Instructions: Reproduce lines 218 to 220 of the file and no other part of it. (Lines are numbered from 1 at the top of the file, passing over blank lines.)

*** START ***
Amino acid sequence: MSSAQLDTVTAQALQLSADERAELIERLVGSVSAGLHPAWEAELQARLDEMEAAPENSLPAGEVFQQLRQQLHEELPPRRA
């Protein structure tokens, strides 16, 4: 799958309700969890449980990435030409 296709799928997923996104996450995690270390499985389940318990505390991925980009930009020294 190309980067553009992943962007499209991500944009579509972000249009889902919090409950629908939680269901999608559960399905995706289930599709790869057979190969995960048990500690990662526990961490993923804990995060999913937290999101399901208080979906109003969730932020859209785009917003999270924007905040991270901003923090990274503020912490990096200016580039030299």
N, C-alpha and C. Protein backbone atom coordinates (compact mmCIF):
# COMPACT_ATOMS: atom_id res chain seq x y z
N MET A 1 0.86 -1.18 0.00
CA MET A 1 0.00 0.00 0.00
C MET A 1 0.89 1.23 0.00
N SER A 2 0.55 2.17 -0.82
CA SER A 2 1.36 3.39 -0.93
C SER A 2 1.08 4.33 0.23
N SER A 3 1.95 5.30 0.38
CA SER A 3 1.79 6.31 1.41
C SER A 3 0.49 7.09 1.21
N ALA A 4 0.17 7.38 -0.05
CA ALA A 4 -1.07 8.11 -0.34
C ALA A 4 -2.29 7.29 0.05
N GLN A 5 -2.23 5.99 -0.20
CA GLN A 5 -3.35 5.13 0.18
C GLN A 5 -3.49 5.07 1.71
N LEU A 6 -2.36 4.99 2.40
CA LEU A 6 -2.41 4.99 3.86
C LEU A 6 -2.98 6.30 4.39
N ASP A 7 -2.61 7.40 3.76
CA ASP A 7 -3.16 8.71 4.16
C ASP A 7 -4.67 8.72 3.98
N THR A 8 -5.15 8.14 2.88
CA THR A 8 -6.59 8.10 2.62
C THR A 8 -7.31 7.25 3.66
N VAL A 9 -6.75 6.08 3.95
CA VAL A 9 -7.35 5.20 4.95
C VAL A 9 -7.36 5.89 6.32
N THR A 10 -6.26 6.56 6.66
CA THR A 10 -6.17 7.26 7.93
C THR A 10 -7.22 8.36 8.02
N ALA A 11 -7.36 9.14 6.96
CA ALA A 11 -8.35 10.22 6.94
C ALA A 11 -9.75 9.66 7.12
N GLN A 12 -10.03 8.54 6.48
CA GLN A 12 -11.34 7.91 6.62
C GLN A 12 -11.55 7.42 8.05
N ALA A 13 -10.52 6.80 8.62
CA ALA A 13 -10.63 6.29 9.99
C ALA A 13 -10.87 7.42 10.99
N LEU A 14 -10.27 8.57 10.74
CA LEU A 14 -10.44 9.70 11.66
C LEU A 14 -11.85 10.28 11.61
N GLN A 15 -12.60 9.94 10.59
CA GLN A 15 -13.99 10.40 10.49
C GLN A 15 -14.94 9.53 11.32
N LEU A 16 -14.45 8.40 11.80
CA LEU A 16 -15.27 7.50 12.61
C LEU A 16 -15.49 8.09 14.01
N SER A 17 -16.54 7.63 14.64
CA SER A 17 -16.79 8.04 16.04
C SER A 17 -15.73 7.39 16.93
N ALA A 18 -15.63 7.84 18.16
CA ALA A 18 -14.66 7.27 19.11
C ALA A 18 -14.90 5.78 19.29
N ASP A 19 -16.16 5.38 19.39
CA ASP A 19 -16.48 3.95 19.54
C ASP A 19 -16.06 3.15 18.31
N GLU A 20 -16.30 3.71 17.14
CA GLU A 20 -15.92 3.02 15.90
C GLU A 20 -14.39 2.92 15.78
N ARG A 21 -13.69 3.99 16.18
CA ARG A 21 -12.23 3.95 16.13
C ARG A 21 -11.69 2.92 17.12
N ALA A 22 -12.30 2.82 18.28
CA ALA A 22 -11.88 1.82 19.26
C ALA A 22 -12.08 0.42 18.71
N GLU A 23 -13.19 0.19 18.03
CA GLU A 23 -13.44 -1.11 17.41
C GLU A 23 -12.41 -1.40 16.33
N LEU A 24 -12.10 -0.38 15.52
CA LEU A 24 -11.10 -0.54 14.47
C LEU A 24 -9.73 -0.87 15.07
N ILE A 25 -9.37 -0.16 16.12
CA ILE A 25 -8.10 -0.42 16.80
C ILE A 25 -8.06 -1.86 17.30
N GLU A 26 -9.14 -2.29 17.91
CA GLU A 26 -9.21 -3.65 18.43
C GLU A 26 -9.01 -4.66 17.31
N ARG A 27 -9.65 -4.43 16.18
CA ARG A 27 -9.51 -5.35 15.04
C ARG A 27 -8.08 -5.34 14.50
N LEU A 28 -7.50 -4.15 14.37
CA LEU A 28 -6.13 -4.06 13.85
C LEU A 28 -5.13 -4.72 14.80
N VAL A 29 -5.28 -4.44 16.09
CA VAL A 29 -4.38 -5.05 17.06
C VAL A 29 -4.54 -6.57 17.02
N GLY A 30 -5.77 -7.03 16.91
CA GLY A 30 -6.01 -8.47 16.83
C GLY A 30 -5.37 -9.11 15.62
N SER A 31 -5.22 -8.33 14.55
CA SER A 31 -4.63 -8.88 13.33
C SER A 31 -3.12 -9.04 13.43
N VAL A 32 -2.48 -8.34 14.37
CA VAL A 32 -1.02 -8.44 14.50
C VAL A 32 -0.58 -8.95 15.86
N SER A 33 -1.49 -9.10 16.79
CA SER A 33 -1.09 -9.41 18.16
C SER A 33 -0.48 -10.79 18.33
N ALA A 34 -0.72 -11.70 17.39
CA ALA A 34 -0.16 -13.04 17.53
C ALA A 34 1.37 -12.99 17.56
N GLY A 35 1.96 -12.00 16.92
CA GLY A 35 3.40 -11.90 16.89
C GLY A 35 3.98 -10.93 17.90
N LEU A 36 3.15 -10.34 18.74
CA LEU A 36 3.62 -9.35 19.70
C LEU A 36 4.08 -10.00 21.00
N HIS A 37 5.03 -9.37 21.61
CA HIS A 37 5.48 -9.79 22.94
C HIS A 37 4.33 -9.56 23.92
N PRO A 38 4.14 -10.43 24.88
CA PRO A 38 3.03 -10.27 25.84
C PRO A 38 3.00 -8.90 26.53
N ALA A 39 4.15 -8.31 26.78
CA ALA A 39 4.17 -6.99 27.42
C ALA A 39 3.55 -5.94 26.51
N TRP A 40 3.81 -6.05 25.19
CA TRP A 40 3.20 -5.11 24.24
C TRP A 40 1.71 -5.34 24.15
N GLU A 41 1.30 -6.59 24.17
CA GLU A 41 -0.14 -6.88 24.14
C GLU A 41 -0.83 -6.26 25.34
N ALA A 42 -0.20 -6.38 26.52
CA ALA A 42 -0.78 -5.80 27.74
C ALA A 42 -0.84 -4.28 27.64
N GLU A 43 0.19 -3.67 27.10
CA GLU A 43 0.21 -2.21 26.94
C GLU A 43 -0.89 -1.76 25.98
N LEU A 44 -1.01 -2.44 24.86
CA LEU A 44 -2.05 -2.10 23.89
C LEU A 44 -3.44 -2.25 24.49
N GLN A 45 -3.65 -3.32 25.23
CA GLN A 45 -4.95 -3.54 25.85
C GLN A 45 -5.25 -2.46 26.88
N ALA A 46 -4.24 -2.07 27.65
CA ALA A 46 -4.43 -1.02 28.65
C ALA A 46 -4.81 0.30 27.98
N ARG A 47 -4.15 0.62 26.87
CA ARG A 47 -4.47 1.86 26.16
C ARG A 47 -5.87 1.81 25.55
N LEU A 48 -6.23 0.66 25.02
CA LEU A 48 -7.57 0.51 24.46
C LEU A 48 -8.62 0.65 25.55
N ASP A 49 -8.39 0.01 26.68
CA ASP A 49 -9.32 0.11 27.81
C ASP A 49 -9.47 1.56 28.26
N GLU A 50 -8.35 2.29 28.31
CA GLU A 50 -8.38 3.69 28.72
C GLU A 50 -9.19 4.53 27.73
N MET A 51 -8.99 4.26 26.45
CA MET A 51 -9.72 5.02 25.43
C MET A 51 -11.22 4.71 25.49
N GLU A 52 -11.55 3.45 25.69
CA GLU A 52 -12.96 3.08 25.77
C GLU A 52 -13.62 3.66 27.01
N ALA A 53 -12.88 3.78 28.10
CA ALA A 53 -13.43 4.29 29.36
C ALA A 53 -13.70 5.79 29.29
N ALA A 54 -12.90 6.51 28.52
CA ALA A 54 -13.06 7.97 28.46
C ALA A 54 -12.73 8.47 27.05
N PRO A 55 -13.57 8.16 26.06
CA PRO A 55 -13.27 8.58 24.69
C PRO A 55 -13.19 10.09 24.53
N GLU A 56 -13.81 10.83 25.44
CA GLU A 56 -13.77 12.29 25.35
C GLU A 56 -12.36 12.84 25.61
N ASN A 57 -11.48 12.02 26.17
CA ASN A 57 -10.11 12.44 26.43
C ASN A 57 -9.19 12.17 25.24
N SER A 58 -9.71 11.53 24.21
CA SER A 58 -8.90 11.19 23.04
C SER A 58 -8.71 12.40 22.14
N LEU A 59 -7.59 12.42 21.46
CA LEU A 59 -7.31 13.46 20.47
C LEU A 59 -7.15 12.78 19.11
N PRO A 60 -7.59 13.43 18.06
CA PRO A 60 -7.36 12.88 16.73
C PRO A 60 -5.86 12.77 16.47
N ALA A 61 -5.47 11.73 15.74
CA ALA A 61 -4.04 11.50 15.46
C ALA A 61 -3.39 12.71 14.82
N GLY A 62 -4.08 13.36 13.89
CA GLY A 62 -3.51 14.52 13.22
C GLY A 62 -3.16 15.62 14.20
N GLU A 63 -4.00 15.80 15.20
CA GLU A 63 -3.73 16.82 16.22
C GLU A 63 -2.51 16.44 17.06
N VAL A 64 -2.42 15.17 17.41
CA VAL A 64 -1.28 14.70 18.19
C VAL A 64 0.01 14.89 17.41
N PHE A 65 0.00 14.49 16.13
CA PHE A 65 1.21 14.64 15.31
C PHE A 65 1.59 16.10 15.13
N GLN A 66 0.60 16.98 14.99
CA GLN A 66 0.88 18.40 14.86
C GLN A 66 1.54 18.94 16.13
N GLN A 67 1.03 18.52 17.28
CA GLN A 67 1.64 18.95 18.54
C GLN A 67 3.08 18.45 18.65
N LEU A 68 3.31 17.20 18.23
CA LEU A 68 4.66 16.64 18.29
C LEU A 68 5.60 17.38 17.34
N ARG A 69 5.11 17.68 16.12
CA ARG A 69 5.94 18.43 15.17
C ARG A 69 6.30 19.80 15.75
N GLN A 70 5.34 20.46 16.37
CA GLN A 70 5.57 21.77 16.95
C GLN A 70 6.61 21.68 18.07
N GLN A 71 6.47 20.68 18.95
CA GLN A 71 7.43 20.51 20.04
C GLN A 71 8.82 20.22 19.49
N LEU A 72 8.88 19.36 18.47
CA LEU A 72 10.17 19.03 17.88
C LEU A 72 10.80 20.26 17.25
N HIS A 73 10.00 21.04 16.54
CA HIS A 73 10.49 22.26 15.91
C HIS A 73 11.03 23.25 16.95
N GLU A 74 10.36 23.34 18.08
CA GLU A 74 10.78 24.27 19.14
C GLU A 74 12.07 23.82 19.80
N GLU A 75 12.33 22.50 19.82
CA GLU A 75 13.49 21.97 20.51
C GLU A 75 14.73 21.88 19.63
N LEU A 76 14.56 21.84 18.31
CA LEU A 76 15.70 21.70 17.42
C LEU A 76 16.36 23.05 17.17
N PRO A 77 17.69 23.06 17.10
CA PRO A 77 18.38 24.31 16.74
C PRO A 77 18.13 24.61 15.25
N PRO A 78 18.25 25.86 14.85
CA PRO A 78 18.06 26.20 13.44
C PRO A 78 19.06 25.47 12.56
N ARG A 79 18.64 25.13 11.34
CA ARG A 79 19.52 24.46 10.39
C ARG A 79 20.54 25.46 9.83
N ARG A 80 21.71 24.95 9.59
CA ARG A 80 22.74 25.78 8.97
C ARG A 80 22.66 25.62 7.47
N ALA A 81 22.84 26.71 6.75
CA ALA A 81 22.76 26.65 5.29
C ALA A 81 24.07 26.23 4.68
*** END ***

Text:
N LEU A 72 8.88 19.36 18.47
CA LEU A 72 10.17 19.03 17.88
C LEU A 72 10.80 20.26 17.25